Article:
• Team's link*****d68aa%40thread.tacv2/conversations?groupId=23e1c*****ba568&tenantId=7d58a*****c60a0
  • Team channel's link*****d68aa%40thread.tacv2/Monthly%2520Reports?groupId=23e1c*****ba568&tenantId=7d58a*****c60a0

The information you will need are the {{TEAM}}, {{CHANNEL}} and {{TENANT}} components as marked below:

  • From the team's link{{TEAM}}/conversations?groupId=23e1c*****ba568&tenantId={{TENANT}}
  • From the team channel's link{{CHANNEL}}/General?groupId=23e1c*****ba568&tenantId={{TENANT}}

The values for the parameters are:

  • tenant => {{TENANT}}
  • team => {{TEAM}}
  • channel => {{CHANNEL}}

IMPORTANT The team ID derived from the team's link is the same as the ID of the team's General channel.

Send Message

With that information handy, you are now ready to send a message to the team. In this example, we will send a message to the channel General for the team Sales and Marketing using the following PL/SQL procedure:

provider => 'msteams'
, credential_name => 'TEAMS_CRED'
, message => '**SUCCESS!** message sent from '
|| sys_context('USERENV','DB_NAME')
, params => json_object('channel' value '19%3a94d8*****d68aa%40thread.tacv2')

You should see the message appear in Teams shortly.

Message from the ADB in Teams.

Did you see that? There's support for Markdown! Bot messages support plain-text, Markdown, and XML formats as documented here.

Send Data

Next, we will attempt to query the sample data available in the ADB's SH schema, and then send it to the same channel in CSV format. Execute the following code:

l_sql clob := q'[select
, s.quantity_sold
, s.amount_sold
, t.day_number_in_month || ' ' || t.calendar_month_name || ' '
|| t.calendar_year as sold_on
from sh.sales s
join sh.products p on p.prod_id = s.prod_id
join sh.times t on t.time_id = t.time_id
fetch first 10 rows only]';
provider => 'msteams'
, credential_name => 'TEAMS_CRED'
, query => l_sql
, params => json_object(
'tenant' value '7d58a*****c60a0'
, 'team' value '19%3a94d8*****d68aa%40thread.tacv2'
, 'channel' value '19%3a94d8*****d68aa%40thread.tacv2'
, 'title' value 'daily_sales_report'
, 'type' value 'csv'

If successful, you should see the CSV document link in teams.

Notification and link in Teams.

And when you click on the link, it should open the file in Microsoft Excel (Excel).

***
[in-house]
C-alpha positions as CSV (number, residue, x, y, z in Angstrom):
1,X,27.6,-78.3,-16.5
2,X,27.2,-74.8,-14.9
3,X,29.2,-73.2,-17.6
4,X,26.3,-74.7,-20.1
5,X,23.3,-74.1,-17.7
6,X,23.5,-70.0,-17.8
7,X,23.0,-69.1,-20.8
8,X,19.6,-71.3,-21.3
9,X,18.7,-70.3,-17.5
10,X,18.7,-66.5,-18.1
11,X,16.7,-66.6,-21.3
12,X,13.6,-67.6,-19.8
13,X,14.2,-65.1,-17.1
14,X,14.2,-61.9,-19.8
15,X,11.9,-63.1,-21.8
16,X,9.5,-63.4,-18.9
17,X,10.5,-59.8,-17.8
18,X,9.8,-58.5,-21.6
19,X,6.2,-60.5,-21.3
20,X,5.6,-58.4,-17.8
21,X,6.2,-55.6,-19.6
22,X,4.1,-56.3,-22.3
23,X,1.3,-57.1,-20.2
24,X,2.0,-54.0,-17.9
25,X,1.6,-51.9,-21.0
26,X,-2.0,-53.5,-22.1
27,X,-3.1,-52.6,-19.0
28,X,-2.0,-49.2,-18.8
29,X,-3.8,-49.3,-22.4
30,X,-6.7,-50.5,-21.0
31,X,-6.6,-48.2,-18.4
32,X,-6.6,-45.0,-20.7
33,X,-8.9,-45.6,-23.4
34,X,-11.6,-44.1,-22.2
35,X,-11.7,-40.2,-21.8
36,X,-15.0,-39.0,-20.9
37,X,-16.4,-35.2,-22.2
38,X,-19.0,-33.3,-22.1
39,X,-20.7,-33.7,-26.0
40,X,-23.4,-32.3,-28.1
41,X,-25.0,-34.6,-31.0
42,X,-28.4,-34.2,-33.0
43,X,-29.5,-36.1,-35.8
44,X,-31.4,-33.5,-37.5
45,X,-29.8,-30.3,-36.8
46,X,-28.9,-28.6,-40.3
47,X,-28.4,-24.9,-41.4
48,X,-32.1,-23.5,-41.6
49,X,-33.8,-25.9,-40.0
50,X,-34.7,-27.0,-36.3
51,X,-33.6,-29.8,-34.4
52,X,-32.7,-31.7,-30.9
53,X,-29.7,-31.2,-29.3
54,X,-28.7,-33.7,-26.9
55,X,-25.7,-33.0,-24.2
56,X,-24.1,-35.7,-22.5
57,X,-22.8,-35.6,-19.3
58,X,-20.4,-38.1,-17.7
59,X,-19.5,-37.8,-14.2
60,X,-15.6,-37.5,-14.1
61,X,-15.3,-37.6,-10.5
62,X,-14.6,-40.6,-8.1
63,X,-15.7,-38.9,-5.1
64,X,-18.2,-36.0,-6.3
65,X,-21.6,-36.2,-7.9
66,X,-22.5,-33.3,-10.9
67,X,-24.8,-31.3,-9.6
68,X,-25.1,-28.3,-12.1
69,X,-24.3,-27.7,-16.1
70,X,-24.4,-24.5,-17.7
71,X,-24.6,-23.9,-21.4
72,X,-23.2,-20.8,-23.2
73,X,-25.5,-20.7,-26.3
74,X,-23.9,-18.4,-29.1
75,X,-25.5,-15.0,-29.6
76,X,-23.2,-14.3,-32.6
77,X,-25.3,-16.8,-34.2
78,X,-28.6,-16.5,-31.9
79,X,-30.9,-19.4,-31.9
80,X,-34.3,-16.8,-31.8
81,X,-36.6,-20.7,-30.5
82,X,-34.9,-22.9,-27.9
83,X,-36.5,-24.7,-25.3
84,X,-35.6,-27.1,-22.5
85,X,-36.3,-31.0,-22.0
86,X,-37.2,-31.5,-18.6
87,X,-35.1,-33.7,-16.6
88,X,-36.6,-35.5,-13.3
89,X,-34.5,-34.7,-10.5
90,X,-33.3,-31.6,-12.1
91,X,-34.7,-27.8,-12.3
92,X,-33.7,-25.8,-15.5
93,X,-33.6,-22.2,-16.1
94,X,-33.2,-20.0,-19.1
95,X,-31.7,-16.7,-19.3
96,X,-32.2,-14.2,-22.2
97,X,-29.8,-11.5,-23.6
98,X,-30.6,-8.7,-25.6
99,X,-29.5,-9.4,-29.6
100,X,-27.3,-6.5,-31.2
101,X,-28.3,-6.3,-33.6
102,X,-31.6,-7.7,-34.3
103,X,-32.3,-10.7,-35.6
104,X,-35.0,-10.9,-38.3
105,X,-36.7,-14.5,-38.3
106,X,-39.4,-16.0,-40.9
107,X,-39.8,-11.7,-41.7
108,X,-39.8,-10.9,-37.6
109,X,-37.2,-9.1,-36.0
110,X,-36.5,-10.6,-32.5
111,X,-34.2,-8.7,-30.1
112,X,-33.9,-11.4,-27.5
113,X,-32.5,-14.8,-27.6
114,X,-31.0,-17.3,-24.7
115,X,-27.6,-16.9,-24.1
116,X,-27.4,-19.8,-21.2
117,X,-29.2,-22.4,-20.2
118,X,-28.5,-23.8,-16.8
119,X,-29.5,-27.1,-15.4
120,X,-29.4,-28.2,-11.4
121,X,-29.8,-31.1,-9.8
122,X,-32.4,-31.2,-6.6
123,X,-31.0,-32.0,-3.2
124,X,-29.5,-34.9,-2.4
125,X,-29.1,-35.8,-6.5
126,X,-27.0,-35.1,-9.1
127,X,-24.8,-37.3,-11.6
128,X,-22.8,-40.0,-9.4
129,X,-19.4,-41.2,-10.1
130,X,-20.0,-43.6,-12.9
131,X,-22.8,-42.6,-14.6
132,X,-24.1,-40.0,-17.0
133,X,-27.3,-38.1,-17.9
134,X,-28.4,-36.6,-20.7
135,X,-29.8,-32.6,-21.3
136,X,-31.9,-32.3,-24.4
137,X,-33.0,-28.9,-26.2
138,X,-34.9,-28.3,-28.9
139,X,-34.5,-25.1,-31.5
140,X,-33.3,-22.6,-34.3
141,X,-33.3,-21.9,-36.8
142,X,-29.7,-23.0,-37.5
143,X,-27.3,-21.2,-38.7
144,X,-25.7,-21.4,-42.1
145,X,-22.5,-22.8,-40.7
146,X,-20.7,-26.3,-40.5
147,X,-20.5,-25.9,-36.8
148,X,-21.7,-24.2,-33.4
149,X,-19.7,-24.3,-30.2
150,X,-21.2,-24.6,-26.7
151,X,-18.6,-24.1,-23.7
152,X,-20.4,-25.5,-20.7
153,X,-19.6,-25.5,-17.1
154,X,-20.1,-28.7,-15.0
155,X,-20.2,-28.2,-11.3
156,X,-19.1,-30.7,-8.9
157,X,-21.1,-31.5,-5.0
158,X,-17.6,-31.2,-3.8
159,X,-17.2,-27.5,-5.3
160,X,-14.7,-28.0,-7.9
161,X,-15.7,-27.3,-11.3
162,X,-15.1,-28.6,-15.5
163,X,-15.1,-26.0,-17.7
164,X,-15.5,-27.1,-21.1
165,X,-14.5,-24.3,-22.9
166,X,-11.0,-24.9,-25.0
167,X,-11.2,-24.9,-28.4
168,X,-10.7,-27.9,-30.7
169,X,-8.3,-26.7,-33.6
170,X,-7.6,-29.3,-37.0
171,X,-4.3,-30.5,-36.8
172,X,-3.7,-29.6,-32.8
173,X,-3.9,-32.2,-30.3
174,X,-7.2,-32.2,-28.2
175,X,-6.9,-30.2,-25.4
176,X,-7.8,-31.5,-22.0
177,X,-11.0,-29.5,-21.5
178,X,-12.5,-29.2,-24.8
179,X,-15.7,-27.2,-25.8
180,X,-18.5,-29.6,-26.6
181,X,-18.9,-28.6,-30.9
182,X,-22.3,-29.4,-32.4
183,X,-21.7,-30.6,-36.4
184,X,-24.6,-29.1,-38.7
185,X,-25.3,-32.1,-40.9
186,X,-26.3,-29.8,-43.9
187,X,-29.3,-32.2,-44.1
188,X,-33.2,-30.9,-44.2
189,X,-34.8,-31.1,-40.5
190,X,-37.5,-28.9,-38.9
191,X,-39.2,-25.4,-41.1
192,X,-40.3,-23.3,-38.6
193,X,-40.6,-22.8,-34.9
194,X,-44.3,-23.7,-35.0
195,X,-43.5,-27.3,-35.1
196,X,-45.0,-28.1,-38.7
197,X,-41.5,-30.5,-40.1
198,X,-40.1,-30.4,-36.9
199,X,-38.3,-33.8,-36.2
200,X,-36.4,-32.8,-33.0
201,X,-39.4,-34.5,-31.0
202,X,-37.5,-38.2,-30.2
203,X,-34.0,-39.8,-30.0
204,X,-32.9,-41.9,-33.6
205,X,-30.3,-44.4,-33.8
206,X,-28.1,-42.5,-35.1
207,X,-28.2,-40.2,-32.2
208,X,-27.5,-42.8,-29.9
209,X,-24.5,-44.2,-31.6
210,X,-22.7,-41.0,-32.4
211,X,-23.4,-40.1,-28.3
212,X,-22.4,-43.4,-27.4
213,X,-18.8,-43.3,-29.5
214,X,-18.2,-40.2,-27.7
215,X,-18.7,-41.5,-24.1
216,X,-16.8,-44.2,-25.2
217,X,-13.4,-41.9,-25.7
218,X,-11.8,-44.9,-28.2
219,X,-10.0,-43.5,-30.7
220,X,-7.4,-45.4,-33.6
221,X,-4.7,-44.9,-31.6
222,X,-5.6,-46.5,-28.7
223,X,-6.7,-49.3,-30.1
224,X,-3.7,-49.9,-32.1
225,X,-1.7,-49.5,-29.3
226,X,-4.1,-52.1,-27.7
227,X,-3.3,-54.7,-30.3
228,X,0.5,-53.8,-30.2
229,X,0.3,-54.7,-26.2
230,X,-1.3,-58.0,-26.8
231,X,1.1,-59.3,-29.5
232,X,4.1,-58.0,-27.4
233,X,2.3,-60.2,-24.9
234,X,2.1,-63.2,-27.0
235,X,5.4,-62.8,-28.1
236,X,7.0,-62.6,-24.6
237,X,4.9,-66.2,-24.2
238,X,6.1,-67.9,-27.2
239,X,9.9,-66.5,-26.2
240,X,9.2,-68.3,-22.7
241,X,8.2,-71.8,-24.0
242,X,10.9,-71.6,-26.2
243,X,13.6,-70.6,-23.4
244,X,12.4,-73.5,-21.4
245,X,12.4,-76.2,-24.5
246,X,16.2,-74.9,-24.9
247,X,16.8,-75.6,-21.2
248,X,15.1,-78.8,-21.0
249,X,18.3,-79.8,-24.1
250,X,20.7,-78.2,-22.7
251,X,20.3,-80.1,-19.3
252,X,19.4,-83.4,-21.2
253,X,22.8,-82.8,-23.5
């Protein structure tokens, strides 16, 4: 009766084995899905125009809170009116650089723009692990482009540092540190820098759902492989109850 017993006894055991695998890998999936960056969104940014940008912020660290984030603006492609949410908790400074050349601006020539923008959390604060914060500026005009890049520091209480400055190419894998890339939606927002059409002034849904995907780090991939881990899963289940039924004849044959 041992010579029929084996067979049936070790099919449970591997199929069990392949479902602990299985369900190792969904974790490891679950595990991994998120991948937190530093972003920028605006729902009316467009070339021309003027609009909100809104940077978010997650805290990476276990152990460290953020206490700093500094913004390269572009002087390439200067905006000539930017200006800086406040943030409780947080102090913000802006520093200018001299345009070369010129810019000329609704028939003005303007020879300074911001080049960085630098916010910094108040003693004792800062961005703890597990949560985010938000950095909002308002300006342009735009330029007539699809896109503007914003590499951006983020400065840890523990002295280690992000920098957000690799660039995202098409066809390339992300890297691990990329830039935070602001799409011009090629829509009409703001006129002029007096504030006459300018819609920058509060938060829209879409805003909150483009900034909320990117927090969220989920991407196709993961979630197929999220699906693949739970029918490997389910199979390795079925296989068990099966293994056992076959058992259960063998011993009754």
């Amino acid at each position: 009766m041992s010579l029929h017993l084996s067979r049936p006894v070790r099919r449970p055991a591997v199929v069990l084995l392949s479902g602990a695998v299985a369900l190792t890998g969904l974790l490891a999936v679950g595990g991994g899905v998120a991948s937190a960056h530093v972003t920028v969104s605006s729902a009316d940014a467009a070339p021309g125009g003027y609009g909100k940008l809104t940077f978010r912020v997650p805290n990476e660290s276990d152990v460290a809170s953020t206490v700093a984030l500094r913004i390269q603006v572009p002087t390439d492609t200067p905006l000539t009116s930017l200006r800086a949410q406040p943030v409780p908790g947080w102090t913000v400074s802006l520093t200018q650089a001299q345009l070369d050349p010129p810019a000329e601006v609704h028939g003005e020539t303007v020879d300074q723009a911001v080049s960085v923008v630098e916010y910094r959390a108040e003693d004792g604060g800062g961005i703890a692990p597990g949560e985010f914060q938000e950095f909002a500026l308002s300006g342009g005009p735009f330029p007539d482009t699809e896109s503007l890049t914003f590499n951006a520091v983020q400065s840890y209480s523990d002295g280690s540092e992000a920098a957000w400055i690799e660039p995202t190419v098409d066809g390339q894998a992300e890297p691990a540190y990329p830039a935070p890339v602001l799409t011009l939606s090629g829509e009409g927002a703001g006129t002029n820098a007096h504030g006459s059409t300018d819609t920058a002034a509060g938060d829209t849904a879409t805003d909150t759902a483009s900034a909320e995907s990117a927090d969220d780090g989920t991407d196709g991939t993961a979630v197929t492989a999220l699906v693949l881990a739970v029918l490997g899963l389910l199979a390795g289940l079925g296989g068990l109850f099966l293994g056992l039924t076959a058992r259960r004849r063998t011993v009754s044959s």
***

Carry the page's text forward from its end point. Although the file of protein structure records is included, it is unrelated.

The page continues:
Results from the query in Excel.

Notable Issues


If you need to make changes your Teams app after it has been approved and published by the Teams administrator, you must do the following:

  1. Increment the version number in the app's basic information page and save it.
  2. Submit the updated app for approval.
  3. Have the Teams administrator repeat the approval process only. There should not be a need to add the app to the team again.

Error Messages

If you have worked with an Oracle Database for a while, then it wouldn't surprise you that the error messages from the database sometimes do not represent the underlying issue well. ;-)

ORA-20010: Missing credential name

I came across this error in two difference scenarios. They are for when I attempted to:

  • Send a message when the Teams app was not published successfully.
  • Send a message when the Teams app was not added to the channel's team.
  • Send data to a channel other than the team's General channel.

It appears this error is returned whenever there is an error making a REST call to the Microsoft Graph API.

The first two scenarios were easily resolved. However, I am still unable to send data to a channel, other than the team's General channel.

ORA-20000: Cant Access Team, Check App has enough permission

This one baffled me for a long time when I was trying to send data. In the documentation, it was stated that the value for team should be the teamID component in the team's link. However, the example code showed a value that looks a lot more like the groupid. As it turns out, this isn't a permissions issue, but rather, I had supplied the wrong value for team, and thus the internal ID for the team could not be found when the Microsoft Bot API was queried.

ORA-20000: Cant Access Channel, Check App has enough permission

Similar to the previous error message, you might get this error when an incorrect channel identifier is provided.


There are countless use cases where developers might want to send notifications or data to users, whether it is through emails or a collaboration platform like Slack and Microsoft Teams. For example, notifying users involved in a business workflow for follow up action, sending daily reports to the C-suites, and more. Again, in Oracle APEX, we already have these capabilities by using either APEX_MAIL to send emails, or APEX_WEB_SERVICE to call webhooks and REST APIs. However, when working in an ADB, this provides yet another convenience method to perform the same task.

With regards to sending messages, I had wondered about why the development team might have chosen to implement the messaging using a bot as oppose to the simpler webhook interface. I found this article that listed this as a comparison between the two approaches:

A notification bot works as a Teams application. You can define your business logic to process data and show data in a customized format.

With the added ability to generate and send data files, I can see why they opted to choose to implement the functionality using a bot. Further, wearing an "admin" hat, I would be more comfortable having a streamlined process for managing access to Teams and the associated resources in Microsoft 365 tenancy.

The team behind the Oracle Autonomous Database product is constantly working on new features to enhance the user/developer experience, and this is one of them! We can only hope that these "dbms_cloud"-type packages find their way quickly to the Oracle Base Database service and on-premise installations.

I hope this article helps you to use this new feature and skip the few pain points that I had experienced getting it going!